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Friday, 7 December 2012

Mad, Unrealistic, Compulsive Viewing

I do a little training run tonight, just to get back into the swing of things. A quick jog from work through to Chadd and then the bus down to Stapleford before running the four miles home from there.

L walks MD and Mr Unmentionable up towards me, to rescue me from myself. The run goes well, in fact I could have gone on and on, so it’s a good job I had the rescue party planned to stop me.

We head home to solve the conundrum that L had been battling with earlier in the day. Just how did I get the old settee into the living room? Hmmm. It went in... somehow. Now it needs to come out to make room for the new one... somehow. She could try taking the dog off it, which might help.

The conundrum is soon solved, with only minor damage to the door frame.

We'd already pencilled in an extra debauched Friday to make up for the complete lack of ‘us time’ on Saturday due to a multitude of expected tradesmen and a lunchtime kick for the match with Leeds. Yep, I’m talking ‘Hunted’.


The series has created a buzz, not necessarily about its good points but a buzz none the less. Now we’ve finished it and as everyone else has been taking the piss out of it, now it's my turn or rather, actually, I'm going to stick up for it. Perhaps it's just because we don't watch much TV but decided to watch all eight hours of this crammed into a fortnight courtesy of our PVR. It's so completely mad and impossibly unrealistic that it’s been compulsive viewing.

The plot... An East End gangster wants to buy the Khyber dam. The mission of the spies at Byzantium is to stop him. That’s it, dead simple. So I can’t see why people found it so hard to follow.

Byzantium’s star player, centre-forward and centrefold is Sam Hunter played by Melissa George, an Aussie playing a British spy pretending to be an American nanny. This particular 5ft and not much, undercover nanny is one mean lass. Not only does she start off dead, recover and then die again (although not really), she scythes her way through so many East End gangsters that they had to recruit a load more from abroad. The body count is so high each week that they keep adding new characters each episode to top up the cast.


Teflon Sam doesn’t bruise easily, which is just as well when you want to slip into a slinky little black dress seconds after some thug has tried to kick seven bells out of you.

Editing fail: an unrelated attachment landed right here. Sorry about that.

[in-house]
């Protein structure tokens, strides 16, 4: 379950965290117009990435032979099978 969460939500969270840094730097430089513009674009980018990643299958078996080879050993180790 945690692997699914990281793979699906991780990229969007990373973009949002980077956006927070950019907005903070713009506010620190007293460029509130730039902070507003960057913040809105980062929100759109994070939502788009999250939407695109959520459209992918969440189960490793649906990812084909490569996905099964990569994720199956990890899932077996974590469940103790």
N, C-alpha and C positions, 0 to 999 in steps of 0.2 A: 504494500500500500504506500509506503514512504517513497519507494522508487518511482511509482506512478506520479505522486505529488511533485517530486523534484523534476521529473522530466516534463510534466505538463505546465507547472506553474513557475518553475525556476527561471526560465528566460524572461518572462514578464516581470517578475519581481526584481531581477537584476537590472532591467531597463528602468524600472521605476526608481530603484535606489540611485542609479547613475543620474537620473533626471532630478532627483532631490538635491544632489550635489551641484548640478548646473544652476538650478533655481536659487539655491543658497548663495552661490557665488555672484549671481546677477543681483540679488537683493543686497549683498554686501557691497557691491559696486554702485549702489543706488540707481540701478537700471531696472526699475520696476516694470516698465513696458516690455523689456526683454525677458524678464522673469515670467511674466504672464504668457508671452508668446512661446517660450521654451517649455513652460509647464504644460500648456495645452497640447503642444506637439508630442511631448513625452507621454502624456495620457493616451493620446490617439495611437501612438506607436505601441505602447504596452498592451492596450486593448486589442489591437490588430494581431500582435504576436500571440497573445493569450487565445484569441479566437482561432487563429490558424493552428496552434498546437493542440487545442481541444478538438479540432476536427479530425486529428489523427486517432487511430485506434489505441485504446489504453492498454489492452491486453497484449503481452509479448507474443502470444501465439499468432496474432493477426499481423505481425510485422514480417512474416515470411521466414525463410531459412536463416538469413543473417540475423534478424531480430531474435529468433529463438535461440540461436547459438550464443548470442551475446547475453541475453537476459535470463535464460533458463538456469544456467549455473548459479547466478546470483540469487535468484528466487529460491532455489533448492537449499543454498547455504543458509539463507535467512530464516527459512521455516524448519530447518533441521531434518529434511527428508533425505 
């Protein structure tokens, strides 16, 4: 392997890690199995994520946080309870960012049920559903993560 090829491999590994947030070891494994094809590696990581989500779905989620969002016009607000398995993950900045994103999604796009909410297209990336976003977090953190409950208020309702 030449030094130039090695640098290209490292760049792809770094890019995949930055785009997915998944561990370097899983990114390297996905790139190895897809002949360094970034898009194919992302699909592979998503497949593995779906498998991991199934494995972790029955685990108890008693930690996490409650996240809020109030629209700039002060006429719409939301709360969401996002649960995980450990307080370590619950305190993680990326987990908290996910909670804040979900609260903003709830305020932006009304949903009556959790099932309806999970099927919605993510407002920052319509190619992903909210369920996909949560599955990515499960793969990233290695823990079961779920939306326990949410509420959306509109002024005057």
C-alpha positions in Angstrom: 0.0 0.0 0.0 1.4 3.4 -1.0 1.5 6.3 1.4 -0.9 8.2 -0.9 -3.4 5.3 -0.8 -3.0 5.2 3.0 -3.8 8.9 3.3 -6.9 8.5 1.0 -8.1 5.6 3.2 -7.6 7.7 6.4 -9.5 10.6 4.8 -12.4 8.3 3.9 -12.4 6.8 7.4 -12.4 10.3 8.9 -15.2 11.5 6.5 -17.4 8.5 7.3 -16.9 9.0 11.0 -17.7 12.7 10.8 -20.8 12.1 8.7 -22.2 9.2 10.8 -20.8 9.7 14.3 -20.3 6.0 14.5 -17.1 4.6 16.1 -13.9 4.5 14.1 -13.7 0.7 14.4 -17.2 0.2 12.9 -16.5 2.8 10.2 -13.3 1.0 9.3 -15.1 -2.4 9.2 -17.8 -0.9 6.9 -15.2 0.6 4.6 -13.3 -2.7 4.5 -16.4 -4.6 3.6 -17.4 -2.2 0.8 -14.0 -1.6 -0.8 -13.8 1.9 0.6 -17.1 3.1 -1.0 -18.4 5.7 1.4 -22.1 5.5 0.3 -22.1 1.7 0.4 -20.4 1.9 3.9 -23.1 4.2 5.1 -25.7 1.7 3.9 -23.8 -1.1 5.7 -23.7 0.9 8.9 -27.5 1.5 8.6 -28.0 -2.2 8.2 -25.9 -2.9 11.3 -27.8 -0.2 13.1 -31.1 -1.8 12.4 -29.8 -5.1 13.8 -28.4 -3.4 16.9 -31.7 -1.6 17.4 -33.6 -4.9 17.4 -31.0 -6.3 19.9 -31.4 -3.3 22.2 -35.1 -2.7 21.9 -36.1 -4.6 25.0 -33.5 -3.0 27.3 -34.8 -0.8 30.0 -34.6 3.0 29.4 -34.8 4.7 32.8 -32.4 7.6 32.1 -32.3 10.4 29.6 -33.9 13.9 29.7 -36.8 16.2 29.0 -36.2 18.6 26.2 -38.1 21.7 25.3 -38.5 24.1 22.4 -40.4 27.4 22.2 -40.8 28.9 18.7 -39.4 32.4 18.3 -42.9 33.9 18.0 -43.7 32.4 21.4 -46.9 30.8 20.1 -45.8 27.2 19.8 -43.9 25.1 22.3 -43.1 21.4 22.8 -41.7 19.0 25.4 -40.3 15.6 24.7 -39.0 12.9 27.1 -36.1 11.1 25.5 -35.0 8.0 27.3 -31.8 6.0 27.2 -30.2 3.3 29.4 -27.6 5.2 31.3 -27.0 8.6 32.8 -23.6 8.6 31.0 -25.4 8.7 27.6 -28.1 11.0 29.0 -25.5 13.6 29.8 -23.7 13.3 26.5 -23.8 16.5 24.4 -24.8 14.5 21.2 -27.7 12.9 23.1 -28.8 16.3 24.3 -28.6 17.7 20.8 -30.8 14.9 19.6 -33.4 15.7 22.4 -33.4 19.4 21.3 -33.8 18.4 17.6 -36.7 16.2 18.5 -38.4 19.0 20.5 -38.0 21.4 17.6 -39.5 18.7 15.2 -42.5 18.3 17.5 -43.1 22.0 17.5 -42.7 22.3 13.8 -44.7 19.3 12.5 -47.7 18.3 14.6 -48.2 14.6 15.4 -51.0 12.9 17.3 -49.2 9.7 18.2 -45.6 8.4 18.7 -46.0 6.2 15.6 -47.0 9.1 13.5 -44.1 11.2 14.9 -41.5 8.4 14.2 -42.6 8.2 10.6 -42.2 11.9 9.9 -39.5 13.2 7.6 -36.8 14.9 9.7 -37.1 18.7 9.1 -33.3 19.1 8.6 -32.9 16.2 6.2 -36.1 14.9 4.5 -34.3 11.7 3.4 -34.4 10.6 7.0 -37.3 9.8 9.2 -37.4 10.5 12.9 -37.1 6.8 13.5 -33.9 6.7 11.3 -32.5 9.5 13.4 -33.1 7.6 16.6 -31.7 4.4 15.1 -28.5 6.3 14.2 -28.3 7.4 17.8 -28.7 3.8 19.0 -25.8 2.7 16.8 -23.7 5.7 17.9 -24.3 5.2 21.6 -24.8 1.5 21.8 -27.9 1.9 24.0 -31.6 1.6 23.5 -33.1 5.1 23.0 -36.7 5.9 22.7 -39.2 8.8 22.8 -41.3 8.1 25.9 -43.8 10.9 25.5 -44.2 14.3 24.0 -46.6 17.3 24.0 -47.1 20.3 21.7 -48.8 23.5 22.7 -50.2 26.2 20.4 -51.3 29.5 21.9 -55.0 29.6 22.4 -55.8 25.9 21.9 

Sam sleeps in corners and has distressing childhood flashbacks. That is when she actually sleeps at all. Most nights she sneaks out to go to Byzantium briefings which are relayed on the biggest ipad you’ve ever seen (I want one), kill a few crooks and still be back for breakfast looking as fresh as a daisy. In fact, she can even sneak out in the middle of a romantic tryst, get changed, burgle an office, get changed again and still be back before her date notices.

She’s also pretty mean on a mountain bike. Have you ever chased car driving criminals across London on a mountain bike and kept up? Sam has. Move over Laura Trott.

That said she’s not really that bright, well none of the Byzantium lot are. Don’t drink that tea Sam... oh no. Don’t drink that water Sam... oh no.


Among her colleagues are Sam’s ex-shag Aiden, not his real name, father of her dead-not-dead baby and now infiltrating an MI6 agent named Natalie as often as possible in a hotel bedroom, all in the name of the cause but really she’s spying on him because he’s the mole or at least we think he is.


The series mixes the humour of the improbable with some dark humour too. I particularly loved the death of the wonderful Rafi-the-Rabbit, who had to bite the dust because he lives in a prime spot for a sniper to shoot down an important official. Then there’s the use of dead team member’s Hassan’s boot as a paperweight, not that he wore boots.... The murder of a left wing economics expert with a statue of Karl Marx...

I’m sad that it had to end but end it did, as it started, with Sam dead again but recovering well in the Scottish mountains.


It was quite simply one of the most nonsensical TV series I have ever seen. We were open mouthed with admiration throughout. Miles above the normal BBC rubbish. More please BBC.

Only problem being the BBC have already cancelled the second series due to poor ratings and complaints by viewers that they couldn’t follow the story... What do the BBC expect? They have spent the last twenty years dumbing down their output so that everything can be watched with the brain turned off and then they seem alarmed when people can't follow something a little different. Give me strength.

(Friday 7th December)

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